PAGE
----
Here’s the dividend that shareholders of BHP Billiton Limited can expect

Credit: Lucas Walters

A rising Australian dollar has worked against local shareholders of BHP Billiton Limited (ASX: BHP) by reducing the amount of dividends they will receive for the recently completed half-year period.

In an announcement to the market yesterday, the mining giant confirmed it would pay a fully franked dividend of US16 cents per share for the six-month period ended 31 December 2015. That’s down nearly 75% compared to the US62 cent per share dividend declared in the prior corresponding period.

As a result of plummeting commodity prices and a negative outlook for the resources sector as a whole, BHP was forced to cut its distribution to shareholders or else face the prospect of further cuts to its credit rating from the Standard & Poor’s.

Of course, many investors will be disappointed with that payout – especially considering the miner had committed to a ‘progressive dividend’ policy in which it promised to either increase or at least maintain its dividends at every six-month interval. However, others will see it as a good move by management in order to strengthen its balance sheet.

Given that BHP reports its earnings and dividends in US dollars, Australian investors benefit when the local currency weakens (whereby each US currency unit can buy more Australian units). Unfortunately, the Australian dollar has actually surged in value over the last two months or so, reversing some of that currency tailwind for local investors.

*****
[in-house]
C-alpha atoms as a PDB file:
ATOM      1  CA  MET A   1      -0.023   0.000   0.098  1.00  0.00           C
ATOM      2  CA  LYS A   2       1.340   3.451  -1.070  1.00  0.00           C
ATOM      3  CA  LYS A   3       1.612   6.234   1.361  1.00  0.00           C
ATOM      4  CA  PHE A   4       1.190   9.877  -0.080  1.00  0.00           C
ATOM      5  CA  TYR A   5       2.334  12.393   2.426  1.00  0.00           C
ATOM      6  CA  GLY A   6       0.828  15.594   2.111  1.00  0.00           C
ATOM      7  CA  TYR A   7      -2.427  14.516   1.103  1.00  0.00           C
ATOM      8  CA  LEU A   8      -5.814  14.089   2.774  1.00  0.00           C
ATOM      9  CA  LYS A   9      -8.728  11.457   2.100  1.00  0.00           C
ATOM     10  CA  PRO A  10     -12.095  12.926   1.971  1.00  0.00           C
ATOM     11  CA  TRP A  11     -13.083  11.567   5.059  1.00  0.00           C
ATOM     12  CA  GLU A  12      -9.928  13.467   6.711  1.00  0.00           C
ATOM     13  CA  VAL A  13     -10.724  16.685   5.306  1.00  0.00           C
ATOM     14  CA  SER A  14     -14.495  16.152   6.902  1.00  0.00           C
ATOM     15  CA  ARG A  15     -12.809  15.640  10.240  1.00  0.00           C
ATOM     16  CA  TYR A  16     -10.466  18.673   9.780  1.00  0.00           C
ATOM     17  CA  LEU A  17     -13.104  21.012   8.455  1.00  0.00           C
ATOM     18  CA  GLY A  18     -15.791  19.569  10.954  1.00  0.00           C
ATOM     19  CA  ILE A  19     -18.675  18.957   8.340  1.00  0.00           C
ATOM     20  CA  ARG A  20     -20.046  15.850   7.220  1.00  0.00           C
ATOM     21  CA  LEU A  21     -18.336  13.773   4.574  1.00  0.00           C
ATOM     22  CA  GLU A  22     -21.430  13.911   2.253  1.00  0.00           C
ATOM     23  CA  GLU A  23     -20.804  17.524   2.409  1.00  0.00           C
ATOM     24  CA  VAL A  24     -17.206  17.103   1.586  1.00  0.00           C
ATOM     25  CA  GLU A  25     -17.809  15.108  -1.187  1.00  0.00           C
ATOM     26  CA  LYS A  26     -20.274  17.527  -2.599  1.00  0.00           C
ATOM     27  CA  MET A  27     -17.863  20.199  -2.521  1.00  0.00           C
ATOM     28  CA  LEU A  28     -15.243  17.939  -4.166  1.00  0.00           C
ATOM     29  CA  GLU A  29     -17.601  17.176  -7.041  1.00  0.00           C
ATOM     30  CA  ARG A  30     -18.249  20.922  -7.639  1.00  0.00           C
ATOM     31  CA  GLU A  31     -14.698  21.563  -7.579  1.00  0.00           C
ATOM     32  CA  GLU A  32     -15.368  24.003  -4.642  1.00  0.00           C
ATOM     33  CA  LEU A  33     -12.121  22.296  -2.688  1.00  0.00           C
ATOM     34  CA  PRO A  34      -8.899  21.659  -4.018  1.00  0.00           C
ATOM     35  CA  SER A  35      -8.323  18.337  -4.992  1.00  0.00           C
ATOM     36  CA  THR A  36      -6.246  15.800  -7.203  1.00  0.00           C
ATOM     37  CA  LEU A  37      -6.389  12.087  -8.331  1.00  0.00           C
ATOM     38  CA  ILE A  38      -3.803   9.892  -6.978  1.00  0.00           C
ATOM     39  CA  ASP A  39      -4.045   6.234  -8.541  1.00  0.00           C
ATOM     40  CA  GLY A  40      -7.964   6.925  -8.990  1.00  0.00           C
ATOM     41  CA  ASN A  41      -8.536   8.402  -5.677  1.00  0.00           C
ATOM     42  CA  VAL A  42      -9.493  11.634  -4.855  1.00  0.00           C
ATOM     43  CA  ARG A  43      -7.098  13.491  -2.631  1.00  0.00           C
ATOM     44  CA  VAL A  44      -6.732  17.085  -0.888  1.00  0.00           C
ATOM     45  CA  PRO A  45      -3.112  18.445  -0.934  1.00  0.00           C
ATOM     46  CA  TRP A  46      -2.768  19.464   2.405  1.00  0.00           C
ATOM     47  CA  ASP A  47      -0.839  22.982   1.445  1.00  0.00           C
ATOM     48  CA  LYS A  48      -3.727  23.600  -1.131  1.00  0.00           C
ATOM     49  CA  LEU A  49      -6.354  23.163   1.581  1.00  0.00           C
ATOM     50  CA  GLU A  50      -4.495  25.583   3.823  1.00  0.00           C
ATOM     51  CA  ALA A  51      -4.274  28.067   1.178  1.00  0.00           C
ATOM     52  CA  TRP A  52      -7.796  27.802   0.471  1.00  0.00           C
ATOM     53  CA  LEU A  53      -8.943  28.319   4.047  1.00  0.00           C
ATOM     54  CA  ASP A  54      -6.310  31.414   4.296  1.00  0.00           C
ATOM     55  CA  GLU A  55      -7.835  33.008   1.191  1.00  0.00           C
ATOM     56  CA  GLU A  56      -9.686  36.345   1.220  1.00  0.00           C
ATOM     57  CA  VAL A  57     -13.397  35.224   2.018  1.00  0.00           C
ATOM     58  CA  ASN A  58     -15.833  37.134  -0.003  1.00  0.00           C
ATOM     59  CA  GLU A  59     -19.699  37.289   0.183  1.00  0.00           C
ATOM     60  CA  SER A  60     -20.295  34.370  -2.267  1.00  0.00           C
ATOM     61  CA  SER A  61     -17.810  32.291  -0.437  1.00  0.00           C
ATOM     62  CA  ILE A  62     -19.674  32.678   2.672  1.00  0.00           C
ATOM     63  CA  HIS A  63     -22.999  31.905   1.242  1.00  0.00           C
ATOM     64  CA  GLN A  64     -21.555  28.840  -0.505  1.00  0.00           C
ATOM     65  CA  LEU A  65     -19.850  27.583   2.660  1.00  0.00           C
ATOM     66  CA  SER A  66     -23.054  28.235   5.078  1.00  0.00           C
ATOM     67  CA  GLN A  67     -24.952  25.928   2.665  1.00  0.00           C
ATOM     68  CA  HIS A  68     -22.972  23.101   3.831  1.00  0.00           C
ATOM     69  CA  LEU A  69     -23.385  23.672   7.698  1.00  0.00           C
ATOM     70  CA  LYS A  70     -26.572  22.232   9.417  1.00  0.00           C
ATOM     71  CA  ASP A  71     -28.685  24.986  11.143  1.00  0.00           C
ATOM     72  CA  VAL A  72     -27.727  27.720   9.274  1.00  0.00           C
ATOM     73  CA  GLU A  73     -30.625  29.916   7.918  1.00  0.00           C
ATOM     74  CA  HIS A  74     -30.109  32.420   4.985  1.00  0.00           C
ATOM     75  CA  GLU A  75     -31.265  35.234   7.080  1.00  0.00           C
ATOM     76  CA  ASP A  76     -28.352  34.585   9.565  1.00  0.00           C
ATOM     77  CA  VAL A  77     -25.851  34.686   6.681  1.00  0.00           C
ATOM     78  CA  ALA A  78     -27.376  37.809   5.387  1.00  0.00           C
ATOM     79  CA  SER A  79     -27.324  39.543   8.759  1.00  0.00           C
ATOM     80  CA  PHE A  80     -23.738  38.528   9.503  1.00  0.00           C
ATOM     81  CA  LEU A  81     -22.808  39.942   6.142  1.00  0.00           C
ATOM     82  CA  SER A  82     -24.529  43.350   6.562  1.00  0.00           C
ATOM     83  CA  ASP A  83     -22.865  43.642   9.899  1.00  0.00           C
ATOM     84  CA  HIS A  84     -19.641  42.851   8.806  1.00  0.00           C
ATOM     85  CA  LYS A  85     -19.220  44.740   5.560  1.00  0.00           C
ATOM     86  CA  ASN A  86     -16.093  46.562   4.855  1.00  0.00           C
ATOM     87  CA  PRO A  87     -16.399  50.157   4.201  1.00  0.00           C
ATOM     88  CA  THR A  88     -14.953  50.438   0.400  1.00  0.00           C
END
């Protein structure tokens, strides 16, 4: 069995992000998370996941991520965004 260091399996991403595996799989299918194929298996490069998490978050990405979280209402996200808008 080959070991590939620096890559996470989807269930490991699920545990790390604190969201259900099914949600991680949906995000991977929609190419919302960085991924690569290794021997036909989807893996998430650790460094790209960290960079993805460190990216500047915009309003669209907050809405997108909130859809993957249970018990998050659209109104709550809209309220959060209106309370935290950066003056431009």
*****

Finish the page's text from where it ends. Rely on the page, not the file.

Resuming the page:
The dividend paid to Australian shareholders will be 21.4 cents per share, based on the exchange rate of US74.88 cents as of the record date on 11 March. The local currency was trading at a six-year-low of US68.28 cents as recently as January, at which rate local investors would have received 23.4 cents per share instead.

Still, the dividend will be paid to eligible shareholders on Thursday March 31, 2016.

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Motley Fool contributor Ryan Newman has no position in any stocks mentioned. Unless otherwise noted, the author does not have a position in any stocks mentioned by the author in the comments below. You can follow Ryan on Twitter @ASXvalueinvest.

The Motley Fool Australia has no position in any of the stocks mentioned. We Fools may not all hold the same opinions, but we all believe that considering a diverse range of insights makes us better investors. The Motley Fool has a disclosure policy. This article contains general investment advice only (under AFSL 400691). Authorised by Bruce Jackson.

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